"Mom, I look ugly."
How often have we heard our young daughters proclaim such a heartbreaking statement? In a world that has convinced young women they must look like supermodels to be considered beautiful, self-esteems and self-worth are suffering greatly.
Jodie Marie Robinson refuses to allow her three daughters to grow up believing they are anything but beautiful. Not beautiful by the world s definition beautiful by the Lord s definition. And that definition is virtue.
President Hinckley said, There is none more beautiful, more inspiring than a [woman] who knows who she is, who walks in virtue with an understanding of why she should do so. True beauty is virtuous beauty. It is felt with the heart, not seen with the eyes. It is inherently part of a woman's divine nature.
In Women of Virtue, beauty is redefined as a rare and priceless love of one's inner self. Let each of us open our eyes to discover within ourselves the beauty of virtue, and teach our children our future that therein lies true happiness.
Jodi Marie Robinson has taken on the daunting task of changing the world's perception of beauty and helping women of all ages discover the "true beauty" that lies within each of them. Her book, "Woman of Virtue" shares a message that reminds us all that we are precious daughters of our Father in Heaven, and that we indeed, are beautiful.
This book would make a perfect gift for Mother's Day. It would also make a nice gift for any young woman as she enters the Young Women Program or any time through those difficult years of junior high and high school.
I was thrilled that Jodi would let me interview her so we could find out about her journey of writing this book.
Here's my interview:
M.B.: When did you know you wanted to be an author?
Honestly, it took a good friend of mine saying you need to write a book before I actually got serious about it. In 2007, I was asked to give a presentation to a group of women on the topic of “Living Virtuously in an Un-virtuous World.” After the presentation, my friend said to me: “Jodi, you need to keep going with this and put your information into Chapters.” Her words of encouragement motivated me. From there, the fire was lit! It was exciting! In writing a book I could reach more people. I could give wings to this message I so passionately believed in.
Then the experience with my 8-year-old that I write about in the Introduction of my book solidified that desire. “Mom, I look ugly.” Those words crushed me. And I had to do something. I refused to allow my three daughters to grow up in a “red carpet world” that constantly tried to convince them that beauty is about your body and your looks. I want them to know who they are and that they are beautiful not because they are beautiful by the world’s definition—because they are beautiful by the Lord’s definition. And that’s the definition that counts.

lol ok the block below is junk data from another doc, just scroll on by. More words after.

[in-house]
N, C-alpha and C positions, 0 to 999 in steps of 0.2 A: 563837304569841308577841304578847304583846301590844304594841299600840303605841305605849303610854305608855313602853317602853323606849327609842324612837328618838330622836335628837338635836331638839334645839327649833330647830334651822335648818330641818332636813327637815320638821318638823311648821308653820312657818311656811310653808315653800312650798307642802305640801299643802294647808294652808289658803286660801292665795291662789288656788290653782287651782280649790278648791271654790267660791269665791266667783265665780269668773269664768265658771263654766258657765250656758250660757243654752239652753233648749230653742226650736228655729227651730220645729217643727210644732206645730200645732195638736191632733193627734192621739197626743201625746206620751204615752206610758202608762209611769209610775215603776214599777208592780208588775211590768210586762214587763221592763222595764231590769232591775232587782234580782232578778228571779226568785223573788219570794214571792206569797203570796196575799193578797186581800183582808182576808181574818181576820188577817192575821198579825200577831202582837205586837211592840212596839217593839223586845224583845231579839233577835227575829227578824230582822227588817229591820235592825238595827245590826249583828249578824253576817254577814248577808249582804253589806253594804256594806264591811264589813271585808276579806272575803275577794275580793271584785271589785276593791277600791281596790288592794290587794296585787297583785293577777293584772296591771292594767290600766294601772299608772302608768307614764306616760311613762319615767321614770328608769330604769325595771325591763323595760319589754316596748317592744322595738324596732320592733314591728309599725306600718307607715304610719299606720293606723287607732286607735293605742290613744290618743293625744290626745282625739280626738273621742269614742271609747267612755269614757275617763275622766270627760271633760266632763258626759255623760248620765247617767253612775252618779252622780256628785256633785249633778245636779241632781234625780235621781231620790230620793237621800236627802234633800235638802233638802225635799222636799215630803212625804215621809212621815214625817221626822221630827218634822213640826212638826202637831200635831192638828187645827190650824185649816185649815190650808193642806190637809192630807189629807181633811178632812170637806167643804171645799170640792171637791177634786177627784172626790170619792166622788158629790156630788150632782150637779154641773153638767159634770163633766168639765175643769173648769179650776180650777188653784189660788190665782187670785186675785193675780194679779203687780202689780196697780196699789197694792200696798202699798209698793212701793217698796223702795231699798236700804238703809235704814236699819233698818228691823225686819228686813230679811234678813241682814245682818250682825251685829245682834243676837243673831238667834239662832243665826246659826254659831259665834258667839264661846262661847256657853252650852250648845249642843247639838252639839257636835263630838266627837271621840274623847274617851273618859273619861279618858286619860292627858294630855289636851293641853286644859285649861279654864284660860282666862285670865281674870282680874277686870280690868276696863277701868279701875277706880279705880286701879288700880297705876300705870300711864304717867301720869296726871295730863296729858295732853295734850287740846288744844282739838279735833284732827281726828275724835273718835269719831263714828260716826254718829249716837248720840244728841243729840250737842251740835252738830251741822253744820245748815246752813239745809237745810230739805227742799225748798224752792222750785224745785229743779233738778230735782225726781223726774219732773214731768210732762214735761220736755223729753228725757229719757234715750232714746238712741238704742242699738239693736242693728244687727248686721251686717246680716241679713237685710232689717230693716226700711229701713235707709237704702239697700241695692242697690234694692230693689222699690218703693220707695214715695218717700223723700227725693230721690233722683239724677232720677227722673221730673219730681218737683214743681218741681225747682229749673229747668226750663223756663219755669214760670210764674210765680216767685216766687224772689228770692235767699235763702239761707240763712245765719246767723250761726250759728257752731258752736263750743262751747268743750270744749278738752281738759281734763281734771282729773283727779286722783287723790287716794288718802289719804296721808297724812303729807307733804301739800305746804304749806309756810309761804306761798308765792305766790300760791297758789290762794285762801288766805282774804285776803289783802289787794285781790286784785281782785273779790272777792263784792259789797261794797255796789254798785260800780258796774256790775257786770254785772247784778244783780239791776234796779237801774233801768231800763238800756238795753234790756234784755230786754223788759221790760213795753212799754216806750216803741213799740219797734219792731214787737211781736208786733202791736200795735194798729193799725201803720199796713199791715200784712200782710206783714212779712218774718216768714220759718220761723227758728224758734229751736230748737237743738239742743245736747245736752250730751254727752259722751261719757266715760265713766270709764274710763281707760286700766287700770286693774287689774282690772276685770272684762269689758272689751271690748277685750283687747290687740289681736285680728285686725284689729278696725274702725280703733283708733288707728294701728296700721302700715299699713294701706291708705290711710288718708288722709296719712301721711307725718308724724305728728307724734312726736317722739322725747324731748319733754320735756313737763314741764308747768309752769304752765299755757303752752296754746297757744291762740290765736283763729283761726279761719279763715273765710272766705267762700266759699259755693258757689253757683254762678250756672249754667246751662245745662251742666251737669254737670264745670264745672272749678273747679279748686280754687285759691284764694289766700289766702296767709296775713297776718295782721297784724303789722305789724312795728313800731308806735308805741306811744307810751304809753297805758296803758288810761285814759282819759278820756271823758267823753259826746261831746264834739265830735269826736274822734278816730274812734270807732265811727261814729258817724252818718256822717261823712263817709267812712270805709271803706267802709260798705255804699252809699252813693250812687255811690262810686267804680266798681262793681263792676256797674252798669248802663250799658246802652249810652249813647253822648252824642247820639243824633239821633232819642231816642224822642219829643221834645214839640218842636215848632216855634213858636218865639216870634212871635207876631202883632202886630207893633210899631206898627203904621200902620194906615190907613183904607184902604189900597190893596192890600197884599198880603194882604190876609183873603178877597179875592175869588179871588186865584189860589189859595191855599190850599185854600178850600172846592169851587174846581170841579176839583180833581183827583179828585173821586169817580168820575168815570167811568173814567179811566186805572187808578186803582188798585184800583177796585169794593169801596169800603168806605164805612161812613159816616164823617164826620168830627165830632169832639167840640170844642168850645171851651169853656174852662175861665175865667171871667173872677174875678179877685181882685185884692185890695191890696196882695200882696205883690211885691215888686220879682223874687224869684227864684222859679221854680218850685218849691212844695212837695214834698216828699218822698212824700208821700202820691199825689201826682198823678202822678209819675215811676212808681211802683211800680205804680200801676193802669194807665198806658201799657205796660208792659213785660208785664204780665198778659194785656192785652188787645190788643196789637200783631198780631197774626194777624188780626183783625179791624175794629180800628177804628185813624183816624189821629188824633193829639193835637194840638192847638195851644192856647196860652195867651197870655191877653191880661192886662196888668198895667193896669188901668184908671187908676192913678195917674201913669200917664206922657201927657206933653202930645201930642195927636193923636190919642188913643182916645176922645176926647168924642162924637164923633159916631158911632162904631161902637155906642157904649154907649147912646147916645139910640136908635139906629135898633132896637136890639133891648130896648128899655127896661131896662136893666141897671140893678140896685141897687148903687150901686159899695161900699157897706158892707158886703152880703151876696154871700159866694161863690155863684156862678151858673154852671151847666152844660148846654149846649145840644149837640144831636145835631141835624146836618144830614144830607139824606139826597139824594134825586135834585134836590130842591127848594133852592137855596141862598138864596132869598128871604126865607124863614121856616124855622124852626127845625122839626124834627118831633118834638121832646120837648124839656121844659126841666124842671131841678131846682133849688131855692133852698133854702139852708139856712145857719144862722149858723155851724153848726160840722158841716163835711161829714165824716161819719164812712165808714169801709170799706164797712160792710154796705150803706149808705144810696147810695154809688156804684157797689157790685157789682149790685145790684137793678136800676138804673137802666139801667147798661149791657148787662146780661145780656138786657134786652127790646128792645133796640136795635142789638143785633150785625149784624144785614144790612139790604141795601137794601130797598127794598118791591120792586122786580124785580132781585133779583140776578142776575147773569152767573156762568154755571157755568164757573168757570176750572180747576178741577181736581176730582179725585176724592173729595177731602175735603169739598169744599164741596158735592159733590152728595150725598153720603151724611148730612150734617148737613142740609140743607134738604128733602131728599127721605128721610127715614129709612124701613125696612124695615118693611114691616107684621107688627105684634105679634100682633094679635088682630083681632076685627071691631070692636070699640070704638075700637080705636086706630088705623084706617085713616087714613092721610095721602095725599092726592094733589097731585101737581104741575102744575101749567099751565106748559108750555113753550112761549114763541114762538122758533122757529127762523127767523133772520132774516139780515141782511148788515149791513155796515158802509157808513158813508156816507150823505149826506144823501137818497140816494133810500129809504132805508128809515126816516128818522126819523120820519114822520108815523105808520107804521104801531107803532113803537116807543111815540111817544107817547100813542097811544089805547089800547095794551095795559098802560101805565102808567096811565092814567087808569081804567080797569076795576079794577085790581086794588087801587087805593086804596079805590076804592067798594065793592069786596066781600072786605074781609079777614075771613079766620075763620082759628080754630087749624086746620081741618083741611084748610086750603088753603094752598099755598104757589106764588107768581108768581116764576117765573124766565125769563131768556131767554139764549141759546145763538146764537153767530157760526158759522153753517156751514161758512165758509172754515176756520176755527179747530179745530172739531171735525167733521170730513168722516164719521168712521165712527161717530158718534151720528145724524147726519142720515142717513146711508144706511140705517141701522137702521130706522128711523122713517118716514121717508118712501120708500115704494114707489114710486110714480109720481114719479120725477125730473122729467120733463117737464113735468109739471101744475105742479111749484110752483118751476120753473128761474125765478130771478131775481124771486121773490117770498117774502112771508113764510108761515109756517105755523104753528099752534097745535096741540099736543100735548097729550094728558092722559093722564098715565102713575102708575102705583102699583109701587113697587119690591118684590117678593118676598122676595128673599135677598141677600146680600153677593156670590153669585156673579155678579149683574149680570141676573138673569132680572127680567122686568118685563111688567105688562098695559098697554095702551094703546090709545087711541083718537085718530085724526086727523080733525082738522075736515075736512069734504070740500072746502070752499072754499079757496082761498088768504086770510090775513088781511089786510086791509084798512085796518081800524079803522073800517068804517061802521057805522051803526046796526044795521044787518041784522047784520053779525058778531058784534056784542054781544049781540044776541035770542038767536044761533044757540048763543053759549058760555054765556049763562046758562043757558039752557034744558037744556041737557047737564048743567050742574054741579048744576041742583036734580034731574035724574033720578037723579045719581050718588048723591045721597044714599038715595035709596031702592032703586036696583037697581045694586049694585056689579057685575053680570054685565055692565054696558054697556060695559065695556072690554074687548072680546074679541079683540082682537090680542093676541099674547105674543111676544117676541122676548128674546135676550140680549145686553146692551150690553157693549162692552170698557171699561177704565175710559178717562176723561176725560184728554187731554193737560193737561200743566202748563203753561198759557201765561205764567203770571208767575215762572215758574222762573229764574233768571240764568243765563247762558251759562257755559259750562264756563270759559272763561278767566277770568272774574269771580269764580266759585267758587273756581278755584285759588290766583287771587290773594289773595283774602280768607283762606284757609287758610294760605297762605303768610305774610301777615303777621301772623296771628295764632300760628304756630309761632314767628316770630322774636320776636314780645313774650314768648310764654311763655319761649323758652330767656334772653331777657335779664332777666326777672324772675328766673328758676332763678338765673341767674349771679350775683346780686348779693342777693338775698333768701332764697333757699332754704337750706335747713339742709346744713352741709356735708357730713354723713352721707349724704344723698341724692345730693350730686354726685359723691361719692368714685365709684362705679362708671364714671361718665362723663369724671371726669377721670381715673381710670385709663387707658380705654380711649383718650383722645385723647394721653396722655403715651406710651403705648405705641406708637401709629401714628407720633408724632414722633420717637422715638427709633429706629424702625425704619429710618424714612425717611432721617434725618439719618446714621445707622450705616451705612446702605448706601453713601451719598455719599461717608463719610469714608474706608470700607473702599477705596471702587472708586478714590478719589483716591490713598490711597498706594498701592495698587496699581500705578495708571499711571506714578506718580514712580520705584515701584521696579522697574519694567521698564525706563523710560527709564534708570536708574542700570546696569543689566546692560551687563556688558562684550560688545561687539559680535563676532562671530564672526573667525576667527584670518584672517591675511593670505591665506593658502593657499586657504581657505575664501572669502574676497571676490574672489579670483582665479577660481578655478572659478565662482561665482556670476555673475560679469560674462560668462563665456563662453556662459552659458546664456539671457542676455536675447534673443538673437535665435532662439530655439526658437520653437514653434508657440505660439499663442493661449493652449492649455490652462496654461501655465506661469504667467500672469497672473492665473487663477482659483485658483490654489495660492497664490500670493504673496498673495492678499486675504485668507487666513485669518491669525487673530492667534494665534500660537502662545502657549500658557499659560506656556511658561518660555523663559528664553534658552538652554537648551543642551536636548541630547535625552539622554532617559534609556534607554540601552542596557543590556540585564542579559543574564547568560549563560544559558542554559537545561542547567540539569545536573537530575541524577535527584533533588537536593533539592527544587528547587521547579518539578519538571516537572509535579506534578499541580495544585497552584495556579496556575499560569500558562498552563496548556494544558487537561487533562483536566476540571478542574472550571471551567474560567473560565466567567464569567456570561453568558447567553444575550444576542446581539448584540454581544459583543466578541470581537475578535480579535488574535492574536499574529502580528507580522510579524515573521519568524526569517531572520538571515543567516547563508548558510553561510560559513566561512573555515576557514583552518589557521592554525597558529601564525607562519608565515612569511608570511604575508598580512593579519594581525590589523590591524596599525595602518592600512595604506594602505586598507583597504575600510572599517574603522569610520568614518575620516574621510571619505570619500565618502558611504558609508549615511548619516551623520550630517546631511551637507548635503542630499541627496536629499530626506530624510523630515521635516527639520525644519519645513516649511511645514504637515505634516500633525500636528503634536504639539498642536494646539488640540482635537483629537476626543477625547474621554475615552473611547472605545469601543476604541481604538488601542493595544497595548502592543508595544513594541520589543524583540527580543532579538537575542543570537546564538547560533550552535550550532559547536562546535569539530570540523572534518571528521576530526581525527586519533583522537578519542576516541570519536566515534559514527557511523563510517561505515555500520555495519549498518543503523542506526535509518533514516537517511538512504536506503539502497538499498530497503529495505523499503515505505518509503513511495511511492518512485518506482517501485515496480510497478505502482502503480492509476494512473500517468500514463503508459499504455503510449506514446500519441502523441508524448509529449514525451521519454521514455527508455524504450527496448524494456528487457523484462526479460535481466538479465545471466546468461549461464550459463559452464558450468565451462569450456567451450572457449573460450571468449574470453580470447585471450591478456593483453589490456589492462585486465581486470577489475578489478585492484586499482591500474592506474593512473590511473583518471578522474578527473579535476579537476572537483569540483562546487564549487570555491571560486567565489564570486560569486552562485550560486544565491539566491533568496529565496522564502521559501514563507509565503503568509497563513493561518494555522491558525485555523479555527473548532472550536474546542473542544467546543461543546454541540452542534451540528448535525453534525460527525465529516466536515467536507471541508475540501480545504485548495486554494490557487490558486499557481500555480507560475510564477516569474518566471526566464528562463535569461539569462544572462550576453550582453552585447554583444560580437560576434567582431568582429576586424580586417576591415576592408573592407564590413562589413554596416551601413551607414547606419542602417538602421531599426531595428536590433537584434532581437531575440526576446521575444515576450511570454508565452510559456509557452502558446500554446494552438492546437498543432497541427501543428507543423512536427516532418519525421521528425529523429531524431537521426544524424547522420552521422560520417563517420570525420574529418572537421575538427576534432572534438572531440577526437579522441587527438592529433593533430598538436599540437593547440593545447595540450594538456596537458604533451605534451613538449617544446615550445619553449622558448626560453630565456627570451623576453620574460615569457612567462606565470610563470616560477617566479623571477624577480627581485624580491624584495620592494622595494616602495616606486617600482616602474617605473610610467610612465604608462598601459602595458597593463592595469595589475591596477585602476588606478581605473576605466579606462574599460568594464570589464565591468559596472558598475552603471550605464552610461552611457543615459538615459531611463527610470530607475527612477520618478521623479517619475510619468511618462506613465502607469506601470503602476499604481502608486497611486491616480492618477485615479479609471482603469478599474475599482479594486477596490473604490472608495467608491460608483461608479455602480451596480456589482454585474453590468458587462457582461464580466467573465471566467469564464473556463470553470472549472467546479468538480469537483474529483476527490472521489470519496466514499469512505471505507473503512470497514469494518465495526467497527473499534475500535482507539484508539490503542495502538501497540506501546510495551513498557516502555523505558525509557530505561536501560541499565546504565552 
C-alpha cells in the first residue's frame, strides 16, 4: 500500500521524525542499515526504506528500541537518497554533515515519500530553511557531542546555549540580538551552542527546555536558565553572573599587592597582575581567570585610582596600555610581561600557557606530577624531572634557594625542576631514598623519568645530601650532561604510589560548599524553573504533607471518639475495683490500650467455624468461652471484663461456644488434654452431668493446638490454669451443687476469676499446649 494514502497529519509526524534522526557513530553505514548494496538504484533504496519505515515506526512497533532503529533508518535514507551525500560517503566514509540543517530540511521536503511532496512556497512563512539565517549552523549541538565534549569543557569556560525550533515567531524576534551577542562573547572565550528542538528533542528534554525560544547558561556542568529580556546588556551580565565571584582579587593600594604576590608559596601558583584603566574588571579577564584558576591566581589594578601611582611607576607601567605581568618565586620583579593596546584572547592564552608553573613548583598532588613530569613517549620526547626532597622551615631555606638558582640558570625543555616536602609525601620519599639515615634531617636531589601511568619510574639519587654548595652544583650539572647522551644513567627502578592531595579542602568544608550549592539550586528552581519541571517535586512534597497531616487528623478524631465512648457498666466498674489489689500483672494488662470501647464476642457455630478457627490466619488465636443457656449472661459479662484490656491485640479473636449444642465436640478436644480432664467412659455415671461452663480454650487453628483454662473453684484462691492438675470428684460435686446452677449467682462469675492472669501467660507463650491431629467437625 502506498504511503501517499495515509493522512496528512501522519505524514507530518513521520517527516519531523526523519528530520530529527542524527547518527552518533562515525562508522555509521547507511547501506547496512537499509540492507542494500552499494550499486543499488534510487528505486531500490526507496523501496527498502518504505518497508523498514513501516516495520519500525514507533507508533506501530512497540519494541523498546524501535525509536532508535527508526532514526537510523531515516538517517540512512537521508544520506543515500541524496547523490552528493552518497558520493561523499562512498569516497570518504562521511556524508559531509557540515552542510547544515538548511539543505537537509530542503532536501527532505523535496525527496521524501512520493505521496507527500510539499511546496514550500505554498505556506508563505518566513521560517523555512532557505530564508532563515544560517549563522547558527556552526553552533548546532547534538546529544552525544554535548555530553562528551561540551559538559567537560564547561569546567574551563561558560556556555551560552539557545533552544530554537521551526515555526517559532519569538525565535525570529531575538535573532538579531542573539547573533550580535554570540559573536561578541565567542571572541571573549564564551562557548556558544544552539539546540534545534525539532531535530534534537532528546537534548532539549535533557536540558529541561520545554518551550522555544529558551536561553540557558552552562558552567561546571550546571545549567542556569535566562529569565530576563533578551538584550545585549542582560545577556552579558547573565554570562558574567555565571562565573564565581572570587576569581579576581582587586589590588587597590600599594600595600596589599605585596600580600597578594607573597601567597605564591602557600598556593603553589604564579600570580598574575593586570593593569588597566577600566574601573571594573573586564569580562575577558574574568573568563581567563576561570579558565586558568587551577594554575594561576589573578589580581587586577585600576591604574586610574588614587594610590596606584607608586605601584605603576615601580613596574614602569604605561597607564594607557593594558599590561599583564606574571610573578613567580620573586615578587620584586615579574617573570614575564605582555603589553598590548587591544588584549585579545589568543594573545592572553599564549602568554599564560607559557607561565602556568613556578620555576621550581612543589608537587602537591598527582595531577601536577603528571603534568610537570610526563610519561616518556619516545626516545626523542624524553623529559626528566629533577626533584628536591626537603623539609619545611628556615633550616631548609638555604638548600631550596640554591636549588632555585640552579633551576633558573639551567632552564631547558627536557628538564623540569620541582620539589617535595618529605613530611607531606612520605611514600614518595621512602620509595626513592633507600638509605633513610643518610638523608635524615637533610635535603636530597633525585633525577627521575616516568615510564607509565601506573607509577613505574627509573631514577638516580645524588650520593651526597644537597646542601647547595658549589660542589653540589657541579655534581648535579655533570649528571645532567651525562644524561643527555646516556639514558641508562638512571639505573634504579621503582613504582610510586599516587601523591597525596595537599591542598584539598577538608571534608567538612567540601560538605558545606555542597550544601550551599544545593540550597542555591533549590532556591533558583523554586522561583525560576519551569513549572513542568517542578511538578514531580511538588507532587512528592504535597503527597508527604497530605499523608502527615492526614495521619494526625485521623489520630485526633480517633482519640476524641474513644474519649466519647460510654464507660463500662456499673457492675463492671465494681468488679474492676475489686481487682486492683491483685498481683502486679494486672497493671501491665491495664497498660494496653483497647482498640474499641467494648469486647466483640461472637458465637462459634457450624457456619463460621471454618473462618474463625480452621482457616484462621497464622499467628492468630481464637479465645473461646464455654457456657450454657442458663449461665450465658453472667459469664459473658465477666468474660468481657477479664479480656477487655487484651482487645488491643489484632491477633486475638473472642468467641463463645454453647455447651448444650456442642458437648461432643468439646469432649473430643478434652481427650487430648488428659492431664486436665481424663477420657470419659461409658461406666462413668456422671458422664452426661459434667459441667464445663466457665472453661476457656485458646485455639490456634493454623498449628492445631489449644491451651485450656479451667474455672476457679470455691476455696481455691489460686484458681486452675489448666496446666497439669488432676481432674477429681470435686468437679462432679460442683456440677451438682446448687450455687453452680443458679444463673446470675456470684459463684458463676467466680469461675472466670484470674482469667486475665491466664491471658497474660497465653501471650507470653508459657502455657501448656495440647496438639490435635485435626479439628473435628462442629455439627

I’ve always been passionate about inner beauty. Over the last eight years, I’ve taught self-esteem workshops to women recovering from drug abuse at a treatment center in
Women of all ages are thirsty for this message. They are thirsty to know who they are and what their purpose is. Each time I conduct a workshop or give a talk, women drink it up because it feels right! It’ feels right because it is true. It is “eternal truth” and eternal truths remind us who we are and who we’ve always been. It’s the Adversary who works hard to confuse women. Women today have to know how to “live in the world” but not be “of the world.” If they don’t learn how to do this, they risk losing themselves. It’s that plain and simple.
Young girls, young women, and adult women, at some point in their lives suffer with self-esteem and body image issues. It’s not something we talk about, but it’s there inside of us. I knew my experiences could help others. If I can help one girl, one woman, to see herself as God sees her, then it all will have been worth it.
M.B.: What was the pathway like for you to get your first book published?
AUTHOR: When you’re writing a book about believing in your true potential, it’s hard to get a rejection letter that basically says you’re not good enough—REJECT! Well, luckily those rejection letters compelled me to try even harder—and to pray harder and to rely on the Spirit more intently. After each revision my manuscript got better. Eventually I got a “Yes!” Oh, that was a happy day.
Elder Dieter F. Uchtdorf said in the April 2008 General Conference “to step off the sidelines.” Well, I’m stepping off the sidelines. I’m speaking out to women to remind them that we can only truly be happy when we live authentically as the women God intended us to be. And that is women of virtue.
M.B.: Were you ever discouraged along the way? If so, how did you deal with it?
AUTHOR: At times I faced a lot of opposition. You wouldn’t think that to be the case, because I’m writing about virtue. But you’d be surprised at what the Adversary threw in my way. When you’re trying to do something good there will always be a force working against you. Once I figured out that that was what it was, I was able to overcome it and put it in its proper place. I really had to stay close to my Heavenly Father. I needed his help to move forward. It really was such an incredible experience.
M.B.: What is your writing schedule like?
AUTHOR: As a mother of four children, I had to be creative about when I would write. Most of my writing took place from 5:00 a.m. to 7:00 a.m. and 9:00 p.m. to 11:00 p.m. There were sleepless nights when I’d wake up to thoughts flowing in my brain and I would have to get up and write them down. I believe we all have the ability to tap into that “higher source” of creativity. All we have to do is ask and in faith we will receive answers.